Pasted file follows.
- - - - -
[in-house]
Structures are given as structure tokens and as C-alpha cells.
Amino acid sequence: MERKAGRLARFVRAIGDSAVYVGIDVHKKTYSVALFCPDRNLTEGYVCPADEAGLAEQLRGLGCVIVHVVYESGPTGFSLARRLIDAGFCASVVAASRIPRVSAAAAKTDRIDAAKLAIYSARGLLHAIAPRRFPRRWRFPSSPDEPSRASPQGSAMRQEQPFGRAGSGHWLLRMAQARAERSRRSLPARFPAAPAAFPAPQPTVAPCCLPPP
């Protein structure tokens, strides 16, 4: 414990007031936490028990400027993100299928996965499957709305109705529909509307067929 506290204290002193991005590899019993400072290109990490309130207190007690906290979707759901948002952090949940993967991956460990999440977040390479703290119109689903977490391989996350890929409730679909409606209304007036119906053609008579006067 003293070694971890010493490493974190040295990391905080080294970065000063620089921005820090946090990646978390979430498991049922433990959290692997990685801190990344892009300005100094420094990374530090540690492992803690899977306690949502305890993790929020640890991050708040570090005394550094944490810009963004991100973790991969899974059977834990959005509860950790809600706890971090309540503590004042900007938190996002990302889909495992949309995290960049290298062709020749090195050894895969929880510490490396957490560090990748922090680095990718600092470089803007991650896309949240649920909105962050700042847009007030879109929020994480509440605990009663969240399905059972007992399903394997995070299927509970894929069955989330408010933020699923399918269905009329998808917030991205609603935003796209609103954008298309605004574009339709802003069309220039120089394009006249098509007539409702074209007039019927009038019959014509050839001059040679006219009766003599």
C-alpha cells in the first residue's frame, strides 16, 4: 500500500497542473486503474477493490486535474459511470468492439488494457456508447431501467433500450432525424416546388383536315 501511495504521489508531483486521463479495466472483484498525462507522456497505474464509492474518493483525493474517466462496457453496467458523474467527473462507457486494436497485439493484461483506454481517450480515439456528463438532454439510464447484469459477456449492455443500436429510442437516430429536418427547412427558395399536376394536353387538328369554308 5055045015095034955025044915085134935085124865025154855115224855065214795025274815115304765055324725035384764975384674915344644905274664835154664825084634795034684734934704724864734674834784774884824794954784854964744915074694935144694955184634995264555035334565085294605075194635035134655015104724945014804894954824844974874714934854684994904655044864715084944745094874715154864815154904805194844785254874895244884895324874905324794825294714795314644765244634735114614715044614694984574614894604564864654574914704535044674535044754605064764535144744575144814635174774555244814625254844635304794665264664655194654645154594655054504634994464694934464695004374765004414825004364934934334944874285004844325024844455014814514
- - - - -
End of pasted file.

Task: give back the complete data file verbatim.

[in-house]
Structures are given as structure tokens and as C-alpha cells.
Amino acid sequence: MERKAGRLARFVRAIGDSAVYVGIDVHKKTYSVALFCPDRNLTEGYVCPADEAGLAEQLRGLGCVIVHVVYESGPTGFSLARRLIDAGFCASVVAASRIPRVSAAAAKTDRIDAAKLAIYSARGLLHAIAPRRFPRRWRFPSSPDEPSRASPQGSAMRQEQPFGRAGSGHWLLRMAQARAERSRRSLPARFPAAPAAFPAPQPTVAPCCLPPP
């Protein structure tokens, strides 16, 4: 414990007031936490028990400027993100299928996965499957709305109705529909509307067929 506290204290002193991005590899019993400072290109990490309130207190007690906290979707759901948002952090949940993967991956460990999440977040390479703290119109689903977490391989996350890929409730679909409606209304007036119906053609008579006067 003293070694971890010493490493974190040295990391905080080294970065000063620089921005820090946090990646978390979430498991049922433990959290692997990685801190990344892009300005100094420094990374530090540690492992803690899977306690949502305890993790929020640890991050708040570090005394550094944490810009963004991100973790991969899974059977834990959005509860950790809600706890971090309540503590004042900007938190996002990302889909495992949309995290960049290298062709020749090195050894895969929880510490490396957490560090990748922090680095990718600092470089803007991650896309949240649920909105962050700042847009007030879109929020994480509440605990009663969240399905059972007992399903394997995070299927509970894929069955989330408010933020699923399918269905009329998808917030991205609603935003796209609103954008298309605004574009339709802003069309220039120089394009006249098509007539409702074209007039019927009038019959014509050839001059040679006219009766003599």
C-alpha cells in the first residue's frame, strides 16, 4: 500500500497542473486503474477493490486535474459511470468492439488494457456508447431501467433500450432525424416546388383536315 501511495504521489508531483486521463479495466472483484498525462507522456497505474464509492474518493483525493474517466462496457453496467458523474467527473462507457486494436497485439493484461483506454481517450480515439456528463438532454439510464447484469459477456449492455443500436429510442437516430429536418427547412427558395399536376394536353387538328369554308 5055045015095034955025044915085134935085124865025154855115224855065214795025274815115304765055324725035384764975384674915344644905274664835154664825084634795034684734934704724864734674834784774884824794954784854964744915074694935144694955184634995264555035334565085294605075194635035134655015104724945014804894954824844974874714934854684994904655044864715084944745094874715154864815154904805194844785254874895244884895324874905324794825294714795314644765244634735114614715044614694984574614894604564864654574914704535044674535044754605064764535144744575144814635174774555244814625254844635304794665264664655194654645154594655054504634994464694934464695004374765004414825004364934934334944874285004844325024844455014814514